Much as we can't see the day-to-day growth of a large Douglas fir, or tell the difference in its size walking by from one year to the next — yet we can certainly measure change in the tree with instruments and records, as its size increases gradually over a period of years — similarly, the pace of rapid climate change is not something we can see day to day.
Precise instruments and accurate statistics are simply required to see the ongoing trends in increasing average temperature, rising sea levels, and shifting patterns of precipitation.
"Rapid" in rapid climate change means rapid in Earth's terms. In fact, the scientific evidence shows that anthropogenic climate change is happening faster than any transition seen in the fossil record of life on Earth.
In several dimensions, such as the rate of extinctions — hard as it may be to grasp — what our global industrial system is doing right now is a more extreme and faster-moving disaster, worldwide, than the crash of an asteroid into our planet that is associated with the end of the great dinosaurs.
Yet our collective greenhouse gas emissions are still increasing, year on year. We have not yet started to substantively change.2
Somewhere around the level of 350 parts per million of carbon dioxide (CO2) in the Earth's atmosphere — perhaps plus or minus as many as 100 parts per million — the best evidence suggests that multiple parts of the climate and biosphere system may cross tipping points that unlock releases of additional ancient stored carbon, such as from carbon-rich Arctic bogs, currently frozen year-round.
Crossing these tipping points will lock in continuing rapid climate change for centuries to come. That risk alone is ethically unacceptable.
Yet, with CO2 levels already well above 350 ppm (reaching 394 ppm in June, 2011, at the Mauna Loa monitoring station), virtually all climatologists are "now convinced that global warming poses a clear and present danger to civilization."3
Much of the public discussion of carbon-emissions reduction goals over the last decade has focused on annual turnover, and the need to reduce this turnover each year. The very useful "climate stabilization wedges" approach is based on a sheaf of correlated strategies, working in parallel over time, each of which achieves a few percent of emissions reductions annually within its own scope, so that all the wedges together provide the needed 5% annual emissions reductions overall for the entire world system.4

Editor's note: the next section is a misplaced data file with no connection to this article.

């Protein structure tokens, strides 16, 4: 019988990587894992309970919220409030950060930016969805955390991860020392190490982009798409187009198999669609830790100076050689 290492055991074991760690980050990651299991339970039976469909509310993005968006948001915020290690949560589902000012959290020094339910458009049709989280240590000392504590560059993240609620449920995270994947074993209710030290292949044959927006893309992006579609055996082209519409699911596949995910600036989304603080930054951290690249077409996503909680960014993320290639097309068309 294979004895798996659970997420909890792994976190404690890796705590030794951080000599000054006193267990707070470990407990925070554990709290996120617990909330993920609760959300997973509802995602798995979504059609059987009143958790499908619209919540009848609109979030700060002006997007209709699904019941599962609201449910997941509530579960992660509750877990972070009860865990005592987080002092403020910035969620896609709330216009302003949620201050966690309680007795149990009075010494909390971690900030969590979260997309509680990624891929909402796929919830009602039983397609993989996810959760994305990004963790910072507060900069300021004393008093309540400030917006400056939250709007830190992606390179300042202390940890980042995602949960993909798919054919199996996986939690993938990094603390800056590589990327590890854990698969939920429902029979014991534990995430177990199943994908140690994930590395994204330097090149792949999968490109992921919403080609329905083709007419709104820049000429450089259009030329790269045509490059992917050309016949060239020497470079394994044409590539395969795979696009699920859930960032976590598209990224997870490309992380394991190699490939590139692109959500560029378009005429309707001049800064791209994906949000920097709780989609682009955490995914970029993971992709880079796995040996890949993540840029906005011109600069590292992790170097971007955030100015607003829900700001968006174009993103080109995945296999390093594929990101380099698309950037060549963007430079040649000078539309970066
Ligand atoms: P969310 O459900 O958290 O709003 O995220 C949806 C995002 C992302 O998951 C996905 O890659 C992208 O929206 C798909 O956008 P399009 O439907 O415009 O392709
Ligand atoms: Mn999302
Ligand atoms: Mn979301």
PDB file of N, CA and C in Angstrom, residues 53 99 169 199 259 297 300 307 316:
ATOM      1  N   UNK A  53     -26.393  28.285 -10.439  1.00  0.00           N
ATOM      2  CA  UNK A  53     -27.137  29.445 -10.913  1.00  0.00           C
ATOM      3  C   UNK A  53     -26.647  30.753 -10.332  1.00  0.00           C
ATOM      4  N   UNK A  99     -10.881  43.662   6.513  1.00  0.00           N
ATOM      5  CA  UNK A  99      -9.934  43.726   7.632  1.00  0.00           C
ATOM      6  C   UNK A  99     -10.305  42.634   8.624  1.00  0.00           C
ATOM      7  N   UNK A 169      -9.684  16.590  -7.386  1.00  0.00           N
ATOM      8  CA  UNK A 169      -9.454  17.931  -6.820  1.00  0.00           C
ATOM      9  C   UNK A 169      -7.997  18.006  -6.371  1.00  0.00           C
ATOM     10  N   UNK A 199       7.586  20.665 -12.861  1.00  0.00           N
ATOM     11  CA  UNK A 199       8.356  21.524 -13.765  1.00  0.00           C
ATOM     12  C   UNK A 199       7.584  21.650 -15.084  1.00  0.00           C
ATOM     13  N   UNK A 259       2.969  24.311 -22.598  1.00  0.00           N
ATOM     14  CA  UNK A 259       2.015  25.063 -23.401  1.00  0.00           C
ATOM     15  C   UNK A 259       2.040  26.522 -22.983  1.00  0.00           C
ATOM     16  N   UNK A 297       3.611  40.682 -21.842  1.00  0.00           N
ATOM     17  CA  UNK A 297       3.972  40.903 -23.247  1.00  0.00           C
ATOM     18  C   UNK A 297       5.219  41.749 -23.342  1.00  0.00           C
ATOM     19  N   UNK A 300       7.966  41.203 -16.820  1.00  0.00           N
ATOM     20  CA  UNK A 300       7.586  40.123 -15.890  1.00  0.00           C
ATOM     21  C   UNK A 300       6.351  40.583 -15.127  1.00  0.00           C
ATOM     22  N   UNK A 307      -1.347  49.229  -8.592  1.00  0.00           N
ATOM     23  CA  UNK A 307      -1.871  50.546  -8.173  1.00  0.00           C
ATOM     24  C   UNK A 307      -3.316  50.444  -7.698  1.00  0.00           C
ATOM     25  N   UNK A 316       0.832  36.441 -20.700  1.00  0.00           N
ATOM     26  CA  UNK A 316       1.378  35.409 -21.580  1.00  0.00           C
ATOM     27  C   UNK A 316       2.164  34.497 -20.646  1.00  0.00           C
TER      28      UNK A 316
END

It is valuable to notice in passing that the compounding of reductions over time works in the inverse compared to the compounding of interest. As interest accumulates over time (perhaps in some different economy than many are seeing now), each year the percent growth applies to a slightly larger base amount, so the growth effectively increases.
In contrast, as emissions reductions accumulate over time, each year the percent reduction applies to a smaller base amount, so the savings effectively decrease over time. Add to that the natural and appropriate tendency to seek savings first among the low-hanging fruit, and one needs a surprisingly large annual rate of emissions reductions to achieve a distant low target.
Facing a Total Carbon Budget
If budgeting for annual carbon flow reductions is analogous to a cash flow budget, the other way to think about carbon budgeting is analogous to a capital budget.
In this case, the remaining resiliency of the Earth system gives us an endowment of a certain total amount of CO2 it is likely to be able to absorb over the next few decades.
If we put out more CO2 than that — if we spend our endowment of carbon resiliency down to nothing, and beyond — then we go broke, carbon bankrupt, and the result is crossing tipping points, and thousands of years of torture for the planet and for the children of our children.
"Research by the Potsdam Institute calculates that to reduce the chance of exceeding 2°C warming to 20%, the global carbon budget for 2000-2050 is 886 gigatons of CO2 (GtCO2)."5
However, we've been burning carbon stocks profligately for more than ten years of that budget period already. Subtracting emissions already put out during 2000 to 2010, the remaining total budget of carbon-emissions equivalents for the remaining 40 years, to 2050, is estimated at 565 GtCO2.